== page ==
I wonder if we are the best educated kitchen around ? Chef Rob has a degree, I'm studying for one and all the waiting staff have either completed their A levels or are studying for them.
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Friday, August 17, 2012

Shetala Mata

"A young south Indian Hindu devotee has her tongue pierced with a metal rod while participating in a religious procession held in praise of Hindu goddess Shetala Mata in Chandigarh on August 5, 2012. Shetala Mata is commonly called the goddess of small pox and devotees believe that worshipping her prevents them from contracting the disease." - From the Deccan Herald

Monday, August 13, 2012

Paralympics on 4

It's All Gone

English: Mo Farah at the 2010 European Athleti...
English: Mo Farah at the 2010 European Athletics Championships in Barcelona (Photo credit: Wikipedia)
The Olympics that is.  Do you remember all the naysayers and moaners who said that Great Britain wouldn't be able to host an Olympic Games ? Who said that we wouldn't get the stadiums built and the events to run smoothly ? Even at the start of the games some of our own own media couldn't resist the temptation to stab ourselves in the back by pointing out every minor fault and error.  A bus got delayed they cried, well how unusual, heavy traffic in London, I bet that's never happened before.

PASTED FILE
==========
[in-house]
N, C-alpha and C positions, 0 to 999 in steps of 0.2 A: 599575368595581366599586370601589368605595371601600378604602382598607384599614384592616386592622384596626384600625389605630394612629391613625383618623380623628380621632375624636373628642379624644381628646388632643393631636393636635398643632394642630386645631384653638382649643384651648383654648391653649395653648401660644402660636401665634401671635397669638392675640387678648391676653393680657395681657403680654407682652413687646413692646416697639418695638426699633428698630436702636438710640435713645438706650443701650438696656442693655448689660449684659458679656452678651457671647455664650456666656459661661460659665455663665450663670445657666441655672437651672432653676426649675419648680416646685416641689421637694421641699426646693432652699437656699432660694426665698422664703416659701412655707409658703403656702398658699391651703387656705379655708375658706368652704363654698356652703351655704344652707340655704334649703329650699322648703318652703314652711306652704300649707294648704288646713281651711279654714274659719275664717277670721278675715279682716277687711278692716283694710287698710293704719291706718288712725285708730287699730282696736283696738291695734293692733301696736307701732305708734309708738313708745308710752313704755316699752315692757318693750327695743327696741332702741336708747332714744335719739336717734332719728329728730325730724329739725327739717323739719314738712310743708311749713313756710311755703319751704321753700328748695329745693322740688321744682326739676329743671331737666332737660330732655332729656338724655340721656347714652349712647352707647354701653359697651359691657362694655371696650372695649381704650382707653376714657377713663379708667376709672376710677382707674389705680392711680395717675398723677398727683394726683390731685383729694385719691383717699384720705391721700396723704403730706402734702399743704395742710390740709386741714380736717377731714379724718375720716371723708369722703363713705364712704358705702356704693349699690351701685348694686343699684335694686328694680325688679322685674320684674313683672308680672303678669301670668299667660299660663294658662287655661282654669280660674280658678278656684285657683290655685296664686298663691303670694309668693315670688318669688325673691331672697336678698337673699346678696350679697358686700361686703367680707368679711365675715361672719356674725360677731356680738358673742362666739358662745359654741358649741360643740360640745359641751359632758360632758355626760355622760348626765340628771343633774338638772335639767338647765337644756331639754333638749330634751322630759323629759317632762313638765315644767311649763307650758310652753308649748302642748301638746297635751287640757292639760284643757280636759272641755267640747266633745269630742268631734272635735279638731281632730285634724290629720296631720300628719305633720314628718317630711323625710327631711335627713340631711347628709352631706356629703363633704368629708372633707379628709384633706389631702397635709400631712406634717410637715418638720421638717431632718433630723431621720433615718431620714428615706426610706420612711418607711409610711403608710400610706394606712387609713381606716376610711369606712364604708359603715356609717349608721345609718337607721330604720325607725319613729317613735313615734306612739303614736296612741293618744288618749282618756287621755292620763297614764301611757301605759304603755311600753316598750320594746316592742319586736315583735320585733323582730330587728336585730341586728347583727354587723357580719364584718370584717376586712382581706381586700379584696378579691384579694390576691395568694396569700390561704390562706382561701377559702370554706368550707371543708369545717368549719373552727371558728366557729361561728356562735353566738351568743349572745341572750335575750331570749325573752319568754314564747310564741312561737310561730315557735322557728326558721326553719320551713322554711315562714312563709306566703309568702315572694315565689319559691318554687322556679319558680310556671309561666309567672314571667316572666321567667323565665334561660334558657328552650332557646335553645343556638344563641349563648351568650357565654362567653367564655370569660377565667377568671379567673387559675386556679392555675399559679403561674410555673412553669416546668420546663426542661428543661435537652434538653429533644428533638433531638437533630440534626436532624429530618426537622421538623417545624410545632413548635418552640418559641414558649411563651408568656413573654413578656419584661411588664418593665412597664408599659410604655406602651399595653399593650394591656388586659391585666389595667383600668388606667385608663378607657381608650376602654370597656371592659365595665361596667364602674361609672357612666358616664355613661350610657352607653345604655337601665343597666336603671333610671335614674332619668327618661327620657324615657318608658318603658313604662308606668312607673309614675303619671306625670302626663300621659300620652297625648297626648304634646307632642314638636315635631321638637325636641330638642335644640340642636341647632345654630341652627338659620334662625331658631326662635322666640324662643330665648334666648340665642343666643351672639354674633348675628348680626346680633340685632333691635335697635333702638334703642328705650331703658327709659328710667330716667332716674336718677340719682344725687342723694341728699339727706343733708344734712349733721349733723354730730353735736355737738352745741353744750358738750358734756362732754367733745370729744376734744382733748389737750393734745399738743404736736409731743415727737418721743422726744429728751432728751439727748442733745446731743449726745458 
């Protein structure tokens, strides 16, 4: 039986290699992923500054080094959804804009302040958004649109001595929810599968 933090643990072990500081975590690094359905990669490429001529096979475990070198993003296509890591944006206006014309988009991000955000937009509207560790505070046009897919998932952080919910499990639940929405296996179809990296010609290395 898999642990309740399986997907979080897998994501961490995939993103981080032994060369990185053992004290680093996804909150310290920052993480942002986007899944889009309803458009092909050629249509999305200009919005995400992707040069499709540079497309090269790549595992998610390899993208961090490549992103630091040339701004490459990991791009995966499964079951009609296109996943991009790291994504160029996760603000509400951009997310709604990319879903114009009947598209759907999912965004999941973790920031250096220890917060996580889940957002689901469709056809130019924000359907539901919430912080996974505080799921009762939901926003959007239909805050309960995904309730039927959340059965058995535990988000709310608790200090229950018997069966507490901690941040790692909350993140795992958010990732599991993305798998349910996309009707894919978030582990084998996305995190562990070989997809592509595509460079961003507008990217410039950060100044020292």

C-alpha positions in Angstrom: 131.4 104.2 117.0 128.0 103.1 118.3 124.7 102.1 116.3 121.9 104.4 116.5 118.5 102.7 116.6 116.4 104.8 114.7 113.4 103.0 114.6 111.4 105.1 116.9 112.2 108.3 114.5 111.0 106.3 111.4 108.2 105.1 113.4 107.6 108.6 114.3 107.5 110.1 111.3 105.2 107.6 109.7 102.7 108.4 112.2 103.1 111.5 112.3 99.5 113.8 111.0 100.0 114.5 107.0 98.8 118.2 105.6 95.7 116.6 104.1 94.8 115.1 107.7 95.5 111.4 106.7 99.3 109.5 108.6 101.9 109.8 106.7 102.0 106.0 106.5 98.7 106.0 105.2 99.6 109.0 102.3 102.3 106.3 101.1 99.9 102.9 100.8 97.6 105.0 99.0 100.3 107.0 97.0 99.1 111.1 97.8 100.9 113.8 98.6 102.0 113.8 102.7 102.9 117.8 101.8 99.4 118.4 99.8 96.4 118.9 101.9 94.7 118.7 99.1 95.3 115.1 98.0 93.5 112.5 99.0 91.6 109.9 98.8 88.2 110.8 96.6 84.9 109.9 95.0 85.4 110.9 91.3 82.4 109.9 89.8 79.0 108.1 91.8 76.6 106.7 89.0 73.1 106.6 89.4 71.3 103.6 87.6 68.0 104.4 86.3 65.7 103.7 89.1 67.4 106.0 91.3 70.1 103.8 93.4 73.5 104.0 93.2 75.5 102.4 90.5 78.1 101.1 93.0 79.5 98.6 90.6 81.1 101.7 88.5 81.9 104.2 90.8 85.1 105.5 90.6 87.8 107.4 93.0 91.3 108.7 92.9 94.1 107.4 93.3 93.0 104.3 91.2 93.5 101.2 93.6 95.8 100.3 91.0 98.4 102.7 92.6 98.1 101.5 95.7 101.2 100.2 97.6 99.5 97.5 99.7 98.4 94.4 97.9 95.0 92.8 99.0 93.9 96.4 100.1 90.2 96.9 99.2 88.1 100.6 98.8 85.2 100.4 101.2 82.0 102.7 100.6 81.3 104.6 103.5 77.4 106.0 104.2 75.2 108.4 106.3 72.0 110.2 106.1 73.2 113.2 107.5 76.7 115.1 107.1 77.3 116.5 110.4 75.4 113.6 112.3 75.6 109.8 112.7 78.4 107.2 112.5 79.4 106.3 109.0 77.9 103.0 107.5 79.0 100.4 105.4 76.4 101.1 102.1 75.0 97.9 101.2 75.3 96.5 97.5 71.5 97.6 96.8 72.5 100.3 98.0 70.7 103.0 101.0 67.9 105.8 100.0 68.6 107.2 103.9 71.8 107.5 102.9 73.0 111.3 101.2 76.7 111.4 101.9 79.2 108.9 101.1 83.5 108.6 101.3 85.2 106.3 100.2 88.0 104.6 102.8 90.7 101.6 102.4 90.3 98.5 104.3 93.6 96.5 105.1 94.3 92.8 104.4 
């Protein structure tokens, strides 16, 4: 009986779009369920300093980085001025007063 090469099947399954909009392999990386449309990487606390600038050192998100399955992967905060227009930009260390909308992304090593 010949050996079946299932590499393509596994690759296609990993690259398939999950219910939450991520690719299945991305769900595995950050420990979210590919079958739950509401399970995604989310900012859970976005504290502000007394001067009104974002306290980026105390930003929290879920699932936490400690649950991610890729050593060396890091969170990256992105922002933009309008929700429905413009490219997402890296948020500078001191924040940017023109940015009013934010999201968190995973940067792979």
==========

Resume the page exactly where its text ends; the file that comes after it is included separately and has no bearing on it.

The Games were fantastic though, the ceremonies breathtaking and tongue-in-cheek charming and our athletes responded to the home advantage by returning a glimmering haul of gold, silver and bronze.  Some athletes ended their careers on a high note, while others thrust themselves into the public conciousness and made themselves into brand new household names.